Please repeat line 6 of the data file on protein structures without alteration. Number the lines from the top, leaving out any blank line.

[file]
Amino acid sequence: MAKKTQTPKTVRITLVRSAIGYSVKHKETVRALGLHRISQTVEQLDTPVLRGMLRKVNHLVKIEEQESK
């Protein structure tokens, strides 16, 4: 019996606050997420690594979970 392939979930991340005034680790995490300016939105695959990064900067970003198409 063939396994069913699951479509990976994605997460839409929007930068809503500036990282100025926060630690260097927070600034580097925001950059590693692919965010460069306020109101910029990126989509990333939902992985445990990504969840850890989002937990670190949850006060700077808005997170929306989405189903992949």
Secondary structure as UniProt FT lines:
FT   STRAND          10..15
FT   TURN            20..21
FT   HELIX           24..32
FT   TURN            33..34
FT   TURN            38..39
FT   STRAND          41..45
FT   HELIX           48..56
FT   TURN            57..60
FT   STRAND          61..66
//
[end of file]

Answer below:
FT   HELIX           24..32